Tuesday, March 23, 2010

Judges Report On Guede Appeal Outcomes Of 22 December Is Released

Posted by Peter Quennell


We have several posts coming up on Rudy Guede. This is the first on a report by the UK Press Association explaining Guede’s appeal outcome of 22 December.

Apology over Meredith won term cut

An appeals court said it shaved 14 years off the sentence of a man involved in the murder of British student Meredith Kercher because he was the only one of the three defendants to apologise to her family.

Rudy Hermann Guede denied killing Ms Kercher, 21, a Leeds University student from Surrey, but said he should have done more to help her as she lay bleeding in her room in a Perugia flat she shared with Amanda Knox, the American student from Seattle who was also convicted of her killing, Italian reports said…

By law, Italian courts must give a written explanation of their rulings within a few months of the end of trial. The ANSA and Apcom news agencies said the appeals court also said that while Guede sexually assaulted the woman, he was not the one who stabbed her….

Guede “was fully involved not only for being the one who carried out the sexual violence, but also for having held firm the left hand of the victim while she was being fatally wounded,” the ruling said, according to ANSA.

He was the only one among the defendants to apologise to the victim’s family, “even if it (the apology) was limited to failure to come to her rescue”. Guede testified during his trial shortly after the killing, saying that he was in the bathroom in the house listening to music when the attack took place.


Posted by Peter Quennell on 03/23/10 at 01:34 PM in Trials 2008 & 2009Guede appeals


Comments

I don’t think so - this says he was not the one who stabbed her, and Amanda’s said that she wasn’t the one either, that only leaves RS and I felt he was the least likely. So, do Amanda and RS just have to say their sorry, but didn’t do anything to the Kerchers during their appeal and get another 14 years off of their sentence. That is not Justice.

Posted by John on 03/23/10 at 05:52 PM | #

John: Did I miss something? Where did Amanda’s motivation say she didn’t stab the victim? I thought they said they believed the knife evidence, which would implicate Amanda in the fatal wound?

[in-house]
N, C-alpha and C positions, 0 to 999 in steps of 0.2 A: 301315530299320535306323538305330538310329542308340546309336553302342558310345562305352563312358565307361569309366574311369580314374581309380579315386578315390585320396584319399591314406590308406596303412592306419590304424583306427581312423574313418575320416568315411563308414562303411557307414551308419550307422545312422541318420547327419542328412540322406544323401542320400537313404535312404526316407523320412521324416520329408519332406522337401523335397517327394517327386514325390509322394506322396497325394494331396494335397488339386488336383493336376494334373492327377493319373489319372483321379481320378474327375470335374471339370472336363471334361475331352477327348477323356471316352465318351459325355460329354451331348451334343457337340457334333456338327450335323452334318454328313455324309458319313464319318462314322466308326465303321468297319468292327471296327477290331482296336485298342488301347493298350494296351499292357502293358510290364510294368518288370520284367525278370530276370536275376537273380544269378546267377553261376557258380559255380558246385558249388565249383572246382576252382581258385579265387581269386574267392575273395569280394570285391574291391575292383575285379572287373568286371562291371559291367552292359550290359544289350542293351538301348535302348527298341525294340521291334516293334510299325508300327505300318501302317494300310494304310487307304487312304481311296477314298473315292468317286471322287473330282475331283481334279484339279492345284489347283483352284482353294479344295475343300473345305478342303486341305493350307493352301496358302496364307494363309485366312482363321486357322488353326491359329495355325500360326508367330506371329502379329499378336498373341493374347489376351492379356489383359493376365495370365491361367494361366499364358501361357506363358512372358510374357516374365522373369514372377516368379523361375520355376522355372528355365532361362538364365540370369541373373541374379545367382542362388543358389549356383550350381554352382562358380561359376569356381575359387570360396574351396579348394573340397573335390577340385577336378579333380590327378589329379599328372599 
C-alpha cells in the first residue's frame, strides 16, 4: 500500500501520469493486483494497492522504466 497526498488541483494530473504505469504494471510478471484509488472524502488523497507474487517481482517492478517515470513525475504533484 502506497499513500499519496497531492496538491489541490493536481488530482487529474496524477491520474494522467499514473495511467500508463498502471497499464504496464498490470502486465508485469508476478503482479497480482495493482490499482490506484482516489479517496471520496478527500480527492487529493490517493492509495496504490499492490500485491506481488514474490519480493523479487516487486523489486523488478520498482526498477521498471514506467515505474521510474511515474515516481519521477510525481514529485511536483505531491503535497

If Amanda wants the same leniency, I’d say she needs to start taking responsibility, and fast. She also needs to call off the Knox-Mellas Dog and Pony Show (not likely).

I’m glad they rewarded him for his modicum of remorse. Sixteen years does seem a bit lenient though—but I guess that’s the way they do it in Italy.

Posted by Earthling on 03/23/10 at 10:13 PM | #

You’re right - they did say she was the one who stabbed her - sorry, I had to re-read it, I was thinking they said she was not the ‘Master-Mind’ behind it meant she didn’t do the actual stabbing. Regardless, none of them are comming clean, therefor we should think the worse and make them all pay equally, I don’t feel justice is being served with these reduced sentences.

Posted by John on 03/24/10 at 01:30 AM | #

I have to agree with John.

All three of them - including Rudy Guede - come off with very light sentences for what they have done.

Posted by Nell on 03/24/10 at 04:46 AM | #

I agree, Nell and John. In general, I appreciate Italy’s justice system’s focus on rehabilitation and giving up years for good behavior. However, in this case, I personally think the full sentences are in order. For one thing, I believe AK and RS are still a very real danger to society; Rudy less so, because I don’t think he was the instigator (in this, I disagree with the motivations).

Posted by Earthling on 03/24/10 at 06:21 AM | #

What puzzles me, is that as Rudy has already pointed the finger at Knox and Sollecito, why does he not come forward with more information? I realize that he claims to have been in the bathroom, but certainly he must know more than what he has divulged thus far.

Posted by Mo-in-Mass.,USA on 03/24/10 at 12:49 PM | #

I agree with Mo-in-Mass ... surely the sensible and most pragmatic thing to do is for Rudy to start giving a full and factual account of the events of that dreadful evening. Surely the first thing to do in terms of thinking about redemption, salvation and conscience clearing is to tell the truth. To make it clear and confirm what actually happened, who did what, who was involved and why things worked out as they did?